NOTE: see the updated pixel poi using APA102 led strips. cheaper, lighter, easier to build. Go here for > APA102 pixel poi writeup
End Point = 30 Pixel long RGB LED poi capable of displaying graphics by POV.
About two years ago I started working with a juggler / performance artist friend. We were talking one evening about how to do something a little special to tie in to his LED show. Now, the LED show was already very special and getting plenty of attention, so we had to do something pretty dynamic and interesting. We came to the conclusion that Persistence of Vision (or POV) kit was needed, and it had to be bright, oh, and it also had to show logos (it has to be able to pay for itself somehow!).
So we got thinking about what the essentials were. It needs to be as light as possible, give a good coverage across the performance area, be bright, give plenty of detail when being looked at, be easy to use, be reliable, be resistant to knocks, have a good viewing angle (we’ll get on to that) and lastly, cheap to make. We also needed a painless way to put images and patterns onto the poi for use during a performance.
I think that we did most of that except for the ‘cheap to make’ bit. Its just is not possible in the world of juggling kit to make high quality programmable POV / pixel poi as cheaply as many people think it should be.
This is a pic of the end product, and keep reading for a idea of how you can do it yourself.
And here is an image of the new pixel poi using APA102 led strips. Really easy to build, cheap, and very fast update rates. This are the first led strips that update fast enough for proper pixel poi use, no speckled effect.
by the way, I realise that the term ‘pixel poi’ has been trade marked, but, unlike the wonderful use of ‘Hoover’, i shall not use it as a generic term, and use Graphic Poi instead, and now we all know what we’re talking about.
After a lot of background research I started working with the Arduino Nano. it is a tiny micro processor that would easily fit into a baton. The Arduino also has a brilliant forum and support structure for helping newbies out, and is generally nice to people if you approach it the right way and do your own homework first. Check them out here:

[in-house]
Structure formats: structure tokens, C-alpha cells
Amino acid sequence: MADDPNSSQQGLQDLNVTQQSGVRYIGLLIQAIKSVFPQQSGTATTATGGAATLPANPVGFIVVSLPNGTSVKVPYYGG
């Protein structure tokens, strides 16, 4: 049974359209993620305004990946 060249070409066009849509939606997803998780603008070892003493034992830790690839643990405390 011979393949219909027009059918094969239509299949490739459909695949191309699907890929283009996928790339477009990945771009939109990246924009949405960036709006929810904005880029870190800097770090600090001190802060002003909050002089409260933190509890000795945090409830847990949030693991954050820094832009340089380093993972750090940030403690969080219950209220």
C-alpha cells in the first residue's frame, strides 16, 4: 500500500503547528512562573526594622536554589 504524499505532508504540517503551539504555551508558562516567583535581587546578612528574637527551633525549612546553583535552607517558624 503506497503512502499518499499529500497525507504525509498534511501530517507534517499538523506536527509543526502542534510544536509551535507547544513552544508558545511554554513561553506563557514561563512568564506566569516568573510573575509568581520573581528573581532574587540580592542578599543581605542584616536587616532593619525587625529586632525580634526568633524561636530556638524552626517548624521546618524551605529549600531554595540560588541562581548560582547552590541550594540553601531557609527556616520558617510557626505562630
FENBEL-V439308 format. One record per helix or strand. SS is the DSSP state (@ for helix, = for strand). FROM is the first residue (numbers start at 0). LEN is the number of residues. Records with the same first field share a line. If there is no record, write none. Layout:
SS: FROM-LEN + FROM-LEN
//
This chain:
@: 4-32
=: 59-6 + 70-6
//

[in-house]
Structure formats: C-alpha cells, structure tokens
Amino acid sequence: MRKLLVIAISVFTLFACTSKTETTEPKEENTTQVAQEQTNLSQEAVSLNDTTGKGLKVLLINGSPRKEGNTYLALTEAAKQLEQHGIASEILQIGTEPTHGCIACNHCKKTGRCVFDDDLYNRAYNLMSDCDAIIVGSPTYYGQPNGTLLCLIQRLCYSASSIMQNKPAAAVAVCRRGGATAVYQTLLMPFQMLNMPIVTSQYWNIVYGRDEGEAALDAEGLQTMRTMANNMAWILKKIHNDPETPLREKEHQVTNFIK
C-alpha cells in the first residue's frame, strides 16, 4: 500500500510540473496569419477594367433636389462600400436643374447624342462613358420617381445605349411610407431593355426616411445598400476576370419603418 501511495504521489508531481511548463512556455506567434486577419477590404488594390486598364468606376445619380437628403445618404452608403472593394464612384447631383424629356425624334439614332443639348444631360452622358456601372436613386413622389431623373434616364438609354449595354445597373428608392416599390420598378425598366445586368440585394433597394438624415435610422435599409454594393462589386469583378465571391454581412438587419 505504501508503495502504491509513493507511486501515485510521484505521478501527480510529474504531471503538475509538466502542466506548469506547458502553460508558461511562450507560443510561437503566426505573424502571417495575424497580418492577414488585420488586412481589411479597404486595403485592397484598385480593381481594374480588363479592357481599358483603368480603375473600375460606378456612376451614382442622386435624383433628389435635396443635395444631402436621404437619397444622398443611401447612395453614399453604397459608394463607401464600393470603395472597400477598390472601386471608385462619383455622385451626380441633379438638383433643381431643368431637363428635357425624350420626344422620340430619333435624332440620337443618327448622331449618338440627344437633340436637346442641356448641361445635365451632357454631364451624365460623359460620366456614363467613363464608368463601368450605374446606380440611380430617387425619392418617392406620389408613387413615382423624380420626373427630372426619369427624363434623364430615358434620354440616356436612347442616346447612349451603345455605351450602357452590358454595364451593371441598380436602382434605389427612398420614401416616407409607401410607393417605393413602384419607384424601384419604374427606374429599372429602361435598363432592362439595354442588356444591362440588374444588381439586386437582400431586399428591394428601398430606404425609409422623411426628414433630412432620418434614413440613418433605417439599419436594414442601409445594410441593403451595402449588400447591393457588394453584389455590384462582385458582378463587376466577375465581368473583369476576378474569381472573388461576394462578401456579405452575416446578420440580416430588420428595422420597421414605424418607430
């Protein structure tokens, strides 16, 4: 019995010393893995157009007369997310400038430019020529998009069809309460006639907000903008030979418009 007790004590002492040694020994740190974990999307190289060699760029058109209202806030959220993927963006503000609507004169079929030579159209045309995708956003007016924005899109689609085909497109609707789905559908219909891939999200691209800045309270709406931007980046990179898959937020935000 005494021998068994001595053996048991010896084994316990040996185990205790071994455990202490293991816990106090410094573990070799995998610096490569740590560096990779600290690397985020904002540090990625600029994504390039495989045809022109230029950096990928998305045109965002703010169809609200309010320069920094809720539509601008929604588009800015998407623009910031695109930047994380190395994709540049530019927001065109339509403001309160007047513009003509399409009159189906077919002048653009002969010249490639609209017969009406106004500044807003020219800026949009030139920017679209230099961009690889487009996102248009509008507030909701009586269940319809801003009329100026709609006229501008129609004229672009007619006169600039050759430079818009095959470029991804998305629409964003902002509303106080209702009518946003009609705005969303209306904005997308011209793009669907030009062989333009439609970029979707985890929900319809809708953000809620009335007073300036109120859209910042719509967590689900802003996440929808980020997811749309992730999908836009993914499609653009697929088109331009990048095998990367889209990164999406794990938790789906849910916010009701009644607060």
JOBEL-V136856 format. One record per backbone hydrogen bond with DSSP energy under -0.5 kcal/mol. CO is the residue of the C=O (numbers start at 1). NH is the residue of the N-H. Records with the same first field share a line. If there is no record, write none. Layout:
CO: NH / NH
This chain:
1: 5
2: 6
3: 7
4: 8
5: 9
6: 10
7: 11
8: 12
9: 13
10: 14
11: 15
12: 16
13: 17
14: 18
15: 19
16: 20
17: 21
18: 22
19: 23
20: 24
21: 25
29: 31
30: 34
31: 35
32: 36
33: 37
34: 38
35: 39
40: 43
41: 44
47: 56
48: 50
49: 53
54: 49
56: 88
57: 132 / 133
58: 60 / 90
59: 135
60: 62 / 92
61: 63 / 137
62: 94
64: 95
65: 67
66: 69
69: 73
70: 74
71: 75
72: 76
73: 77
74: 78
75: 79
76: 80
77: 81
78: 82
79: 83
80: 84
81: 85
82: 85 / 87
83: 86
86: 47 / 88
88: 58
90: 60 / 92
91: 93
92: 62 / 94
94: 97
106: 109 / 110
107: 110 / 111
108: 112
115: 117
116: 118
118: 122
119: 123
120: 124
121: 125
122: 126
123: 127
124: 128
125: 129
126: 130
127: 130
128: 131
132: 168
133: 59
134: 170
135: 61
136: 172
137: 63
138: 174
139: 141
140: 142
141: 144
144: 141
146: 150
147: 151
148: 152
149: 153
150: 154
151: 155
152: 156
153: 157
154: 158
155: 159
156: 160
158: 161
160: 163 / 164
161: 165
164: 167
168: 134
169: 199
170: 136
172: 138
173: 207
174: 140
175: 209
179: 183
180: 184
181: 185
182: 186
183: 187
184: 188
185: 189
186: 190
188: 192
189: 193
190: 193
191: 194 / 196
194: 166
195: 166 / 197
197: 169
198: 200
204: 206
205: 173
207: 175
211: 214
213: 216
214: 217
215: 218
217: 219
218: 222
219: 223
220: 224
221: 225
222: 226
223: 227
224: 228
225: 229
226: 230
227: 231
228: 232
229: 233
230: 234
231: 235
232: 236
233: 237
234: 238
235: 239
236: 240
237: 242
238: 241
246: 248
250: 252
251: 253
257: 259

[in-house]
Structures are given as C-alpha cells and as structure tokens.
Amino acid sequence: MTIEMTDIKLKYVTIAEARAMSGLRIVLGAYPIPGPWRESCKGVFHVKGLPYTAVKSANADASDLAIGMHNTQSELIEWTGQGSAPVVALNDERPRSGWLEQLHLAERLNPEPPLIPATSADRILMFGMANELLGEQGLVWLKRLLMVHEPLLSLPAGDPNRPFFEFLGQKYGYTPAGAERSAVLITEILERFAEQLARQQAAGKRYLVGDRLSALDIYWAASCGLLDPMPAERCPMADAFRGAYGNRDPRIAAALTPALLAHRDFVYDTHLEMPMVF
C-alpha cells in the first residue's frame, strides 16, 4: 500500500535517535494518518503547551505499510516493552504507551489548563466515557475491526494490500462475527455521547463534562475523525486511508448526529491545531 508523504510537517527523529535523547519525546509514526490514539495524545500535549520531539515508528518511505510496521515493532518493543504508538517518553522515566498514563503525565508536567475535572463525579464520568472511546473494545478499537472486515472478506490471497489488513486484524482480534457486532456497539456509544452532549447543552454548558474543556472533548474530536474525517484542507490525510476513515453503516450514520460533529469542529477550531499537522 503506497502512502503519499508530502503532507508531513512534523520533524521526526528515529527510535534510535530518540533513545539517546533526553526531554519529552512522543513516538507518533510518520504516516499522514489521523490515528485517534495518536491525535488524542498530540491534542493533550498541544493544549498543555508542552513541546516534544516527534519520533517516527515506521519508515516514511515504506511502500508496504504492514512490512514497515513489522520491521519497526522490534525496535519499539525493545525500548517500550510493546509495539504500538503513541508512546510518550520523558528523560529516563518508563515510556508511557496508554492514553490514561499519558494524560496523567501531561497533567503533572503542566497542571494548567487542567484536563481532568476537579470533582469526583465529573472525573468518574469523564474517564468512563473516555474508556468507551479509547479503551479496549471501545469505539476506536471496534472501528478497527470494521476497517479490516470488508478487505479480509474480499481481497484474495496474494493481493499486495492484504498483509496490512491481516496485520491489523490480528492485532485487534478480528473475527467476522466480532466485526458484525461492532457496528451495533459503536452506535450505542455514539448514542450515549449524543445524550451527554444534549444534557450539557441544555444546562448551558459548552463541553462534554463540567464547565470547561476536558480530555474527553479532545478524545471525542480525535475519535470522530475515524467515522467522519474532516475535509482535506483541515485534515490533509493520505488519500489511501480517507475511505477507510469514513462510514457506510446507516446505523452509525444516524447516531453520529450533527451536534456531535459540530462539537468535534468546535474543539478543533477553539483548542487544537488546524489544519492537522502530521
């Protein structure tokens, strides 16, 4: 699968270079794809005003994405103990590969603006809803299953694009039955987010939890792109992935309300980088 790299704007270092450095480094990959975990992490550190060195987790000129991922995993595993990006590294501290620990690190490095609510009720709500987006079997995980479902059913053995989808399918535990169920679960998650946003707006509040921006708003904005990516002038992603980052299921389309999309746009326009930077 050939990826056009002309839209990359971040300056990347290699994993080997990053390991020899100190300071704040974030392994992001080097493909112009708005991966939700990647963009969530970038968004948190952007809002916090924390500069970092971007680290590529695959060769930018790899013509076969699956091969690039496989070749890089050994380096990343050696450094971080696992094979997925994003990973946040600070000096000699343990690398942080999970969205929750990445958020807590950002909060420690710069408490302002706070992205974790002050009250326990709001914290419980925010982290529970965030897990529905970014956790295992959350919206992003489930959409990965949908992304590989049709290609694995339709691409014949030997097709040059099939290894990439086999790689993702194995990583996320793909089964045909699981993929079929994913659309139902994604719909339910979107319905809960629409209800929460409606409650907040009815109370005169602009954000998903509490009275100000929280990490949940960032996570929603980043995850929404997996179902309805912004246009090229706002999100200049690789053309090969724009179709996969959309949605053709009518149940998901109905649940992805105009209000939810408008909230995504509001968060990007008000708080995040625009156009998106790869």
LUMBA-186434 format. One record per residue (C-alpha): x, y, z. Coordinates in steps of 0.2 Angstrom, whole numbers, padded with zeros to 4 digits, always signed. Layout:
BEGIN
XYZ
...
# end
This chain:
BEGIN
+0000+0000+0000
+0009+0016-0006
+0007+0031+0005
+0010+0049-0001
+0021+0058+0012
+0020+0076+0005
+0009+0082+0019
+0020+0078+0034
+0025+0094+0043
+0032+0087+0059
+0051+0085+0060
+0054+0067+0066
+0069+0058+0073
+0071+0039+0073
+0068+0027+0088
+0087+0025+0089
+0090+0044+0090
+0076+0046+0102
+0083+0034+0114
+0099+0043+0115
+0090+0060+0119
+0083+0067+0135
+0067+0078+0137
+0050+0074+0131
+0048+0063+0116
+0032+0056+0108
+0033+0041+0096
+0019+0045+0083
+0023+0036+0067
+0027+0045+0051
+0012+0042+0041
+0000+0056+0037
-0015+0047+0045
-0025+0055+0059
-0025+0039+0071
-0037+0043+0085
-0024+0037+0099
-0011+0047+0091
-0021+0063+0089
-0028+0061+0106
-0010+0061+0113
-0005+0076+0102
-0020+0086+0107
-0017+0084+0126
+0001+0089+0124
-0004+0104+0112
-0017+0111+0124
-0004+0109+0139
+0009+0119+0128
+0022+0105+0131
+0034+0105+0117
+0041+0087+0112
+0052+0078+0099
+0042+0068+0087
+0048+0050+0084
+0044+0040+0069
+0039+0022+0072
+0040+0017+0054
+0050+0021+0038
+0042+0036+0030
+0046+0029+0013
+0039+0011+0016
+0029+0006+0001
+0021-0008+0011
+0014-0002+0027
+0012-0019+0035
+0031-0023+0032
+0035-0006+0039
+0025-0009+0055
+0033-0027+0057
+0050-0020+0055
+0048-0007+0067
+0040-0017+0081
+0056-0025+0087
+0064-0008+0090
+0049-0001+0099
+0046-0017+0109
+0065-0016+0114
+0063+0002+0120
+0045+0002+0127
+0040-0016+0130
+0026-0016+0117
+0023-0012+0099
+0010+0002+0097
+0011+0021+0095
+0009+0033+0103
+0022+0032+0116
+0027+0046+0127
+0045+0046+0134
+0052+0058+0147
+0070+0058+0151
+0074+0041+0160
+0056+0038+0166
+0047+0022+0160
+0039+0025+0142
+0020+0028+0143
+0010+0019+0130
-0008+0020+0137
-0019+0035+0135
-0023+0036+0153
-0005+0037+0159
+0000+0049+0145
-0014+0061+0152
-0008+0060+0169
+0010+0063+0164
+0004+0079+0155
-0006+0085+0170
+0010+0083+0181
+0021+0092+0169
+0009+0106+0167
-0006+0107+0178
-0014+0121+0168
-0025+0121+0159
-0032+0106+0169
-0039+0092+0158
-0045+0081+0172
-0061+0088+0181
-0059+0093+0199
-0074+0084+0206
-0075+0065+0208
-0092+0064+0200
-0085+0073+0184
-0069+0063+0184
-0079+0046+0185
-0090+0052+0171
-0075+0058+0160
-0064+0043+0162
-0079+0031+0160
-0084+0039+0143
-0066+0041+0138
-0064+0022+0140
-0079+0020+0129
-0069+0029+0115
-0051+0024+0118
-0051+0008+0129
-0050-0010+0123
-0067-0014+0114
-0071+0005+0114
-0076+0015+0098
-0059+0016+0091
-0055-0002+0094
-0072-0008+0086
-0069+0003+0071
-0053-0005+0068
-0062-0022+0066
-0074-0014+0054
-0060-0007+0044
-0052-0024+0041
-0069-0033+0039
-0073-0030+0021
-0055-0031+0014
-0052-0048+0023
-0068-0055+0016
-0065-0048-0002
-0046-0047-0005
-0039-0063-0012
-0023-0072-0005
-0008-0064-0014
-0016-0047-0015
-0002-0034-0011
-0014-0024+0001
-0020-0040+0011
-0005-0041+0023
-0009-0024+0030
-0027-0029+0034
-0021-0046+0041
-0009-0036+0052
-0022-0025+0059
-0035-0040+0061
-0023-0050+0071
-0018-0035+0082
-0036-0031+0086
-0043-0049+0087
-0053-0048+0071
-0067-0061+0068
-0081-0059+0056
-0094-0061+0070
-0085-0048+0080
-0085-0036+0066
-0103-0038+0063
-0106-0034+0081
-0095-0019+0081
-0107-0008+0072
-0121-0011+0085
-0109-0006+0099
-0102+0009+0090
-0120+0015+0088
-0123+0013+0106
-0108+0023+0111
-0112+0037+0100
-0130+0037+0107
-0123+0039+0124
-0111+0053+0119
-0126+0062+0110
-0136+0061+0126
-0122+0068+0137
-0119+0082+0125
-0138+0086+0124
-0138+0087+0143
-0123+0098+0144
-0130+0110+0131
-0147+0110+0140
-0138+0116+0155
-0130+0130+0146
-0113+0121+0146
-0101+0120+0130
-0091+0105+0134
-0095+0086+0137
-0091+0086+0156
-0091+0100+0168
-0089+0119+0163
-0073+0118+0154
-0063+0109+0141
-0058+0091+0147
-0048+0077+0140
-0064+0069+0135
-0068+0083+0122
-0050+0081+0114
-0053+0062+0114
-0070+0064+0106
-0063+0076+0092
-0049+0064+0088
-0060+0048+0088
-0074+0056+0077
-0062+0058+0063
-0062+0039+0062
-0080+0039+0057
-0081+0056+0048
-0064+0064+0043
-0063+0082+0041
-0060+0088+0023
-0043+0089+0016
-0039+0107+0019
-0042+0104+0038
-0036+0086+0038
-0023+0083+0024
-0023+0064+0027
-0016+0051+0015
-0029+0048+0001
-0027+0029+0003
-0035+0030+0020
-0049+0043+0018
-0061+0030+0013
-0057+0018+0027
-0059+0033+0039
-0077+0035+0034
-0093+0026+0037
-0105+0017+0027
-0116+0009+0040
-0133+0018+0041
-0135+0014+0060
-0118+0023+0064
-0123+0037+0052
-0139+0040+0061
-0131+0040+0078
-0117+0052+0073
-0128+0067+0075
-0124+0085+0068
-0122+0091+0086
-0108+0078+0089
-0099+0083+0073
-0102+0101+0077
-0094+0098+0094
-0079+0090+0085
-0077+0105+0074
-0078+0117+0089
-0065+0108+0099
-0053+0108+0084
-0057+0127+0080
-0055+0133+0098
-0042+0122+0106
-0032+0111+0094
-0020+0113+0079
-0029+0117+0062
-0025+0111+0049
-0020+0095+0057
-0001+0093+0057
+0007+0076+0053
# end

However, to cut a long story short, and we will get this later, I had to move on from the lovely little Arduino Nano as it just did not have enough umph to do what I was after. In steps the Teensy.
The Teensy can be programmed using the Arduino development environment and can run on the same code, pretty much, for most of the basic workings. It has a great advantage over the Arduino in the small form factor end of things, in that it has more storage and more RAM. It does lots more besides but we don’t need to go into that. I ended up using the Teensy 2++ at the time. There is Teensy 3.0 out which is superb, uses the ARM chip and is 32bit, so this is the way to go. But, to note, the 3.0 uses 3.3v and the 2.0 use 5v I believe.
As you can see from the pic, both a use small form factor. The Arduino Nano uses an FTDI chip, which is on the underside.
The LPD6803 LED is one of the many around that are what is known as ‘addressable’, meaning that you can assign information to go to it, and it alone will react upon receiving that information. Often, this will be as part of a chain of LEDs with each LED grabbing the information that was assigned to it and passing the rest of the information along the chain. This one is now getting a bit long in the tooth, and there are others which are better for various reasons, such as better colour definition. A library for running these addressable RGB LEDs can be found at the Adafruit site: